Eco-Friendly Radio: Yogyakarta, Central Java
The two-by-three-meter room is cramped with electronic gadgets, computers, chairs and tables — but it is the nerve center of farming life, as well as every other activity in Terong village, Dlinggo district, Bantul, from which the Menara Siar Pedesaan (MSP), or Rural Broadcasting Tower community radio station airs its programs.
Terong village consists of nine hamlets and is inhabited by around 6,000 people, 4,000 of whom are farmers.
MSP broadcasts a variety of community-based information programs as well as an environmentally-friendly farming program, which disseminates information on efficient farming patterns, pest control and food crop price management.
The farming program is aired twice weekly — every Friday from 7 p.m. to 9 p.m. and every Wednesday from 7 a.m. to 9 p.m., while other programs are aired every Friday evening.
“Our schedule is flexible. We’ll cancel the Wednesday program out of the planting season,” said Sukamdan, leader of the Among Kismo farming association, an alliance of farmers from the nine hamlets in the village.
“We apply a back-to-nature concept in farm management and planting pattern programs,” said Terong village administrative chief and MSP radio announcer, Sudirman Alfian.
Sudirman said the radio station chose to focus on a back-to-nature concept due to extensive soil damage in the village, which had resulted from an ineffective government policy of promoting the excessive use of chemical fertilizers and pesticides.
Despite the lack of concrete data, the four years of MSP’s existence has brought about some changes in farmers’ cultivating patterns. This is evident from a decrease in the use of chemical fertilizers, with most of the farmers switching back to organic fertilizers.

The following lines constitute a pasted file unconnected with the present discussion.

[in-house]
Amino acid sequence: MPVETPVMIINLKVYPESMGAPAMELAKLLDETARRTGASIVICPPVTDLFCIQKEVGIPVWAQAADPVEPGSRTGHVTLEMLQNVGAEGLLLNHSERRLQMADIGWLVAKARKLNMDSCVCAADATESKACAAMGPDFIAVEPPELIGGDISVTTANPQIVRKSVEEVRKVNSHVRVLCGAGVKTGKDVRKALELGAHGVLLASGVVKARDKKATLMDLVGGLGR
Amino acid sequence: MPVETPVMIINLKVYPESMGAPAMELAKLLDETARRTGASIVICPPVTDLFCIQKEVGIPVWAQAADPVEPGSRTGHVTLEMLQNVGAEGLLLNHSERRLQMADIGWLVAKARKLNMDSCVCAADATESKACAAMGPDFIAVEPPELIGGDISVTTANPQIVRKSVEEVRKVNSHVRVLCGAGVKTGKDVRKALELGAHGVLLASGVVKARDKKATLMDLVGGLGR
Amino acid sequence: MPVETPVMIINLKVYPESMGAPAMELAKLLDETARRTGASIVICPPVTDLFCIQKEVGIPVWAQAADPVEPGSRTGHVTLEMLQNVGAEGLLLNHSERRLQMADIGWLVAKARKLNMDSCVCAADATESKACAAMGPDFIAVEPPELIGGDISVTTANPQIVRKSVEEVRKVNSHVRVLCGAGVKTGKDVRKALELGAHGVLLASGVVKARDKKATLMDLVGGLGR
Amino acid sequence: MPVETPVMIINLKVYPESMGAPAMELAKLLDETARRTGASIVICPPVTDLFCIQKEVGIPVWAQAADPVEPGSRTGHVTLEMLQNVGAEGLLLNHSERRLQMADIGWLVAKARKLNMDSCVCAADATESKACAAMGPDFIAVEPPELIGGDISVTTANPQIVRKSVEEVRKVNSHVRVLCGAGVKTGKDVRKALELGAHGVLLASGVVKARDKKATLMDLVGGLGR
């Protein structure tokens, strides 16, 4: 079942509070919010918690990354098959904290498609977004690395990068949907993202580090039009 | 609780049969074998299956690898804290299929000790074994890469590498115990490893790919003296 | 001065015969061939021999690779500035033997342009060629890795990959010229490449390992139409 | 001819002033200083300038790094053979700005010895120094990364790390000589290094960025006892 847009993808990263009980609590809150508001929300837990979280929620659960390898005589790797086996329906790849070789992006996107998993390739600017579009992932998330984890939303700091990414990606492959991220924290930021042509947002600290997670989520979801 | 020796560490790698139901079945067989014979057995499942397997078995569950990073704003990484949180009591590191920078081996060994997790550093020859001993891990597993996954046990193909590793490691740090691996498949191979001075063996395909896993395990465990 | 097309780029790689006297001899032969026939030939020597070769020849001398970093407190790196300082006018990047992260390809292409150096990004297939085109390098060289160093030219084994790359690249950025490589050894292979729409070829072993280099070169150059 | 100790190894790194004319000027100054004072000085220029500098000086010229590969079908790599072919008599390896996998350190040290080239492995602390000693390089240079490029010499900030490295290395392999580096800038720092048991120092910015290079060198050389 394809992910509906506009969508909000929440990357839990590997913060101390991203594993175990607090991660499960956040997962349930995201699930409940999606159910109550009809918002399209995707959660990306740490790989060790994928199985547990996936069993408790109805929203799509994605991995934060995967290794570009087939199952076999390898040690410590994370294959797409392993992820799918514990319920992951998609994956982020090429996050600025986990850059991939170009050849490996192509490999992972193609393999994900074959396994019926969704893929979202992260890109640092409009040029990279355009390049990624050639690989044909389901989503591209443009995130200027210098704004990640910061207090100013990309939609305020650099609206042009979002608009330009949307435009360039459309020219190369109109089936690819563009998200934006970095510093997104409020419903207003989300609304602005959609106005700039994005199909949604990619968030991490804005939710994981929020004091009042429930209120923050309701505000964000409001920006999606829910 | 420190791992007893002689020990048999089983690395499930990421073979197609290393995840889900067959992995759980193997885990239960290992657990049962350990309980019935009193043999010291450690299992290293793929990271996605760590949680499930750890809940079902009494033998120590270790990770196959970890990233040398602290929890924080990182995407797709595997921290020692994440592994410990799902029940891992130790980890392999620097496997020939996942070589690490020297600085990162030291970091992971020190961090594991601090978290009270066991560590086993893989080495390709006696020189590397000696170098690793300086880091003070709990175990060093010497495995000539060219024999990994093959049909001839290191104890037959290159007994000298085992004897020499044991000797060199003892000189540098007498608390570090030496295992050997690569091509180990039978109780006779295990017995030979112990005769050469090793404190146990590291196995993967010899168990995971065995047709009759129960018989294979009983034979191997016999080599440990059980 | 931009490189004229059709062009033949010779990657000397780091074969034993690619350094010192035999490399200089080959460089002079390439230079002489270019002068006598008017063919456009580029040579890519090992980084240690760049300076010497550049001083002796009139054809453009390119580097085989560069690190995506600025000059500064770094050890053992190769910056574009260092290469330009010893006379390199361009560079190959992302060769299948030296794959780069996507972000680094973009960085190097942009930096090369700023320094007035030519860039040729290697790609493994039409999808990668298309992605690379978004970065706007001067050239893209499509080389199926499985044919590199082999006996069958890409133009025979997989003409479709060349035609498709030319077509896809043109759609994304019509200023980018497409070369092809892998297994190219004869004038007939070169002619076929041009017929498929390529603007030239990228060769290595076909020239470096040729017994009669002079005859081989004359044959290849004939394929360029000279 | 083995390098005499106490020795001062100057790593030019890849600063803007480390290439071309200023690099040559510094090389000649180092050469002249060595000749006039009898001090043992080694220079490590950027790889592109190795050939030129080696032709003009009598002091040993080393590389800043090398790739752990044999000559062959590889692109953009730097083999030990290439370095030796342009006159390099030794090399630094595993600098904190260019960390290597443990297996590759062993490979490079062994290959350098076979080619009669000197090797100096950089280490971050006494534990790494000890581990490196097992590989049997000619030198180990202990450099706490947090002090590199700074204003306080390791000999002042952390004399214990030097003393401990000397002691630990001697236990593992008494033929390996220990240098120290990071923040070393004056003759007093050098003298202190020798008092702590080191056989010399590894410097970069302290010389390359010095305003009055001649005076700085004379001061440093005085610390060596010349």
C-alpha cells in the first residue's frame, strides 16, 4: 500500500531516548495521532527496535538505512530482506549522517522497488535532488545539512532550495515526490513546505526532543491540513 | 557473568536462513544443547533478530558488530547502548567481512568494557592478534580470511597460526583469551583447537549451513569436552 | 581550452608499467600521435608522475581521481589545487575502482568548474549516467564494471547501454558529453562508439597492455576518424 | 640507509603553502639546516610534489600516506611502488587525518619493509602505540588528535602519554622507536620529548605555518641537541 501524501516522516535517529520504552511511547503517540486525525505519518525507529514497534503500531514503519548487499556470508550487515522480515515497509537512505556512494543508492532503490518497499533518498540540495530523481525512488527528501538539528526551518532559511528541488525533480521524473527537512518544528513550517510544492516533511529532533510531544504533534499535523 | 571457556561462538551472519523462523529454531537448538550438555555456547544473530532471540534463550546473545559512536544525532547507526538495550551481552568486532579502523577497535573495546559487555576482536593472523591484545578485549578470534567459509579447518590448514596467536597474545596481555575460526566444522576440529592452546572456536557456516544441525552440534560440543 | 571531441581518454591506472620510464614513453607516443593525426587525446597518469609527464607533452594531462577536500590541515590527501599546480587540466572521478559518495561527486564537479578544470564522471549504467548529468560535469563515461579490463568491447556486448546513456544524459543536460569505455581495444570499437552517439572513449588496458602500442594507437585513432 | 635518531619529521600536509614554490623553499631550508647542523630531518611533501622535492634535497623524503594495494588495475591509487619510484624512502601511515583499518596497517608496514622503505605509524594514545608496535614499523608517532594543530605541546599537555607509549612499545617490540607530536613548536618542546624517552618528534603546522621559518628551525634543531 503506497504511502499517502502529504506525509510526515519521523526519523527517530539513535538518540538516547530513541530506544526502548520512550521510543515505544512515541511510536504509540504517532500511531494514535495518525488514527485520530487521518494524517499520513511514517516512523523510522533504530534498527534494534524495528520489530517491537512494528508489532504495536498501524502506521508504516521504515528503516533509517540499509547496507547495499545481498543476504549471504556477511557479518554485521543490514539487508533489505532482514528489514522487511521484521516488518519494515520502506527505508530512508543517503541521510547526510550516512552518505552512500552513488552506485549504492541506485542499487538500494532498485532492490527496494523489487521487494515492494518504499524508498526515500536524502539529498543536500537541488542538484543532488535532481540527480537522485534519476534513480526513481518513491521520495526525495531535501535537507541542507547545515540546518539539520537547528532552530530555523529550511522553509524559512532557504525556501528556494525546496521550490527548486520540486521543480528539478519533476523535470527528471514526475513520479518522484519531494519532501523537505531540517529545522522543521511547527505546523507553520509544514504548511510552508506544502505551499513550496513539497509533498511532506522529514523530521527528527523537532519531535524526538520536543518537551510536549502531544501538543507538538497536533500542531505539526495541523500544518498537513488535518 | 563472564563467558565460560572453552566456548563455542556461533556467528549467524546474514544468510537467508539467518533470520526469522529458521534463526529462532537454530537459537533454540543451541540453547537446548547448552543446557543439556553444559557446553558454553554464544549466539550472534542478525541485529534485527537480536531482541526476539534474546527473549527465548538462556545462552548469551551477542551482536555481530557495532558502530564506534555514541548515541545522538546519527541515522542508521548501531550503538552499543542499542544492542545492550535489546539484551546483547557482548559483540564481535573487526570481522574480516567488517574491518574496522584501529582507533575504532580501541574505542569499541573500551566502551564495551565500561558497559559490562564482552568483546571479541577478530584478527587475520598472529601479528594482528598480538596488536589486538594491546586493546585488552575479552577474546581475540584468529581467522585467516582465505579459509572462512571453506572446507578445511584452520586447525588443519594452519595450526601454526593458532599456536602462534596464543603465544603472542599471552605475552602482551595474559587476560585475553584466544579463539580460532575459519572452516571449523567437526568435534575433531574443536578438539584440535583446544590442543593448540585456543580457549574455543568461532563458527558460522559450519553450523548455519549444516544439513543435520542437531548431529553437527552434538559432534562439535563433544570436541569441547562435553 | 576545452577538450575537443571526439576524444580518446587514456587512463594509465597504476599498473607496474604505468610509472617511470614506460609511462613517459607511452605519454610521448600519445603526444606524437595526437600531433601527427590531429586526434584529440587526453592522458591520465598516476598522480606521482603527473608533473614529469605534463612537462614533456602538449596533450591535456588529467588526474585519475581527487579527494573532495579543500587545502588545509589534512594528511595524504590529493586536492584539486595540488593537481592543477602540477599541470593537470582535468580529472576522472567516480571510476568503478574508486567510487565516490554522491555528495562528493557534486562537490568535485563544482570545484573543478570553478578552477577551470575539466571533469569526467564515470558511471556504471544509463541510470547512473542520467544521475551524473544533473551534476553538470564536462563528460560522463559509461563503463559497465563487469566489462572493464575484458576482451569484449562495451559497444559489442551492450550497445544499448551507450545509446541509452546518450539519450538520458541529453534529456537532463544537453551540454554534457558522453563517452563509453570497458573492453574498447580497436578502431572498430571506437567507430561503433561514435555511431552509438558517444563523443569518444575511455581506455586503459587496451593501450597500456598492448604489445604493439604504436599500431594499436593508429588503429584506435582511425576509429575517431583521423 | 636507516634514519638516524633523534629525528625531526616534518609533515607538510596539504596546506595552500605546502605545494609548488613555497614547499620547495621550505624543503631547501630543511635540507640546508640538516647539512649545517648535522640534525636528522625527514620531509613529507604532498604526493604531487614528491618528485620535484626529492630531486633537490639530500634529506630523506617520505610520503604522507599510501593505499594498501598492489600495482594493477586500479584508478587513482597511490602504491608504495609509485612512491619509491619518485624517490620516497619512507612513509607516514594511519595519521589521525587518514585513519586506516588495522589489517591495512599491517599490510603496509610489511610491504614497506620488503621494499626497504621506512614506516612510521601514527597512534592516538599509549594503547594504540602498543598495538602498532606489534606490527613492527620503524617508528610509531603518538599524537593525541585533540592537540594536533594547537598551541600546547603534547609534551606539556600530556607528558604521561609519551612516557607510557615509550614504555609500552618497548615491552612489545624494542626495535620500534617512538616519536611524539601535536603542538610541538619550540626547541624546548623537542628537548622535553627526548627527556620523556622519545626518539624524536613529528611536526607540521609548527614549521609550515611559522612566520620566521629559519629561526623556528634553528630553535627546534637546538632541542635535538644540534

“We have not yet obtained the exact figures or percentages, but the change in farming habits is obvious,” Sudirman said.
Sudirman said residents now used natural pest control measures, such as using organic pesticides derived from the mindi plant, with favorable results.
“The eel population dropped drastically when chemical fertilizers and pesticide were used … they died of chemical poisoning.
“Now, eel numbers in the fields have increased. This indicates that the environmental condition has improved.”
Radio MSP was established in 2002 when one of the farming groups received aid from the World Bank through the Decentralized Agriculture and Forestry Extension Program (Dafep) in an effort to empower farmers.
They received audio equipment, such as amplifiers and loudspeakers, to expedite information among villagers. As they faced difficulties in operating the devices, they set up a community radio as a means to communicate and provide information and entertainment.
Group members collected fees which amounted to Rp 7 million (approximately US$777) and purchased additional equipment. The World Bank then provided them with a mixer.
MSP radio, which is set at a frequency of 107.9 FM, went on air in November 2002 and has been registered as a member of the Yogyakarta Community Radio Network (JRKY). It has a current broadcast radius range of 6 kilometers.
“We stopped airing for two months because the radio station and some of the equipment was damaged from the massive earthquake that struck in May last year.”
Thanks to a number of donors, that provided transmitting devices, a mixer and a facsimile machine, MSP was able to get back on the air.
At least 15 people call in to participate in live programs every day; some from as far away as Gunungkidul.
“At least we are able to get information quicker,” said Sukamdan, leader of the Among Tani farmers’ group.
MSP is also the center for information on activities in the village. A survey involving 500 local respondents showed that 75 percent of listeners regularly tuned in to the station.
The radio station employs seven broadcasters, some of whom are employees at the village hall. Residents collect fees to finance operational costs, while the village administration foot the telephone and electricity bills, which amount to Rp 1 million monthly.
Sukamdan said Radio MSP gives direct benefits to farmers because they can obtain information fast, and are kept up-to-date on crop price developments, thereby no longer needing to rely on middlemen during the harvest.
Farmers are able to listen to the experiences of other farmers in cultivating a certain plant successfully.
“We often discuss the best way to plant. We record the discussions and the radio airs and discusses them during the interactive programs,” he said.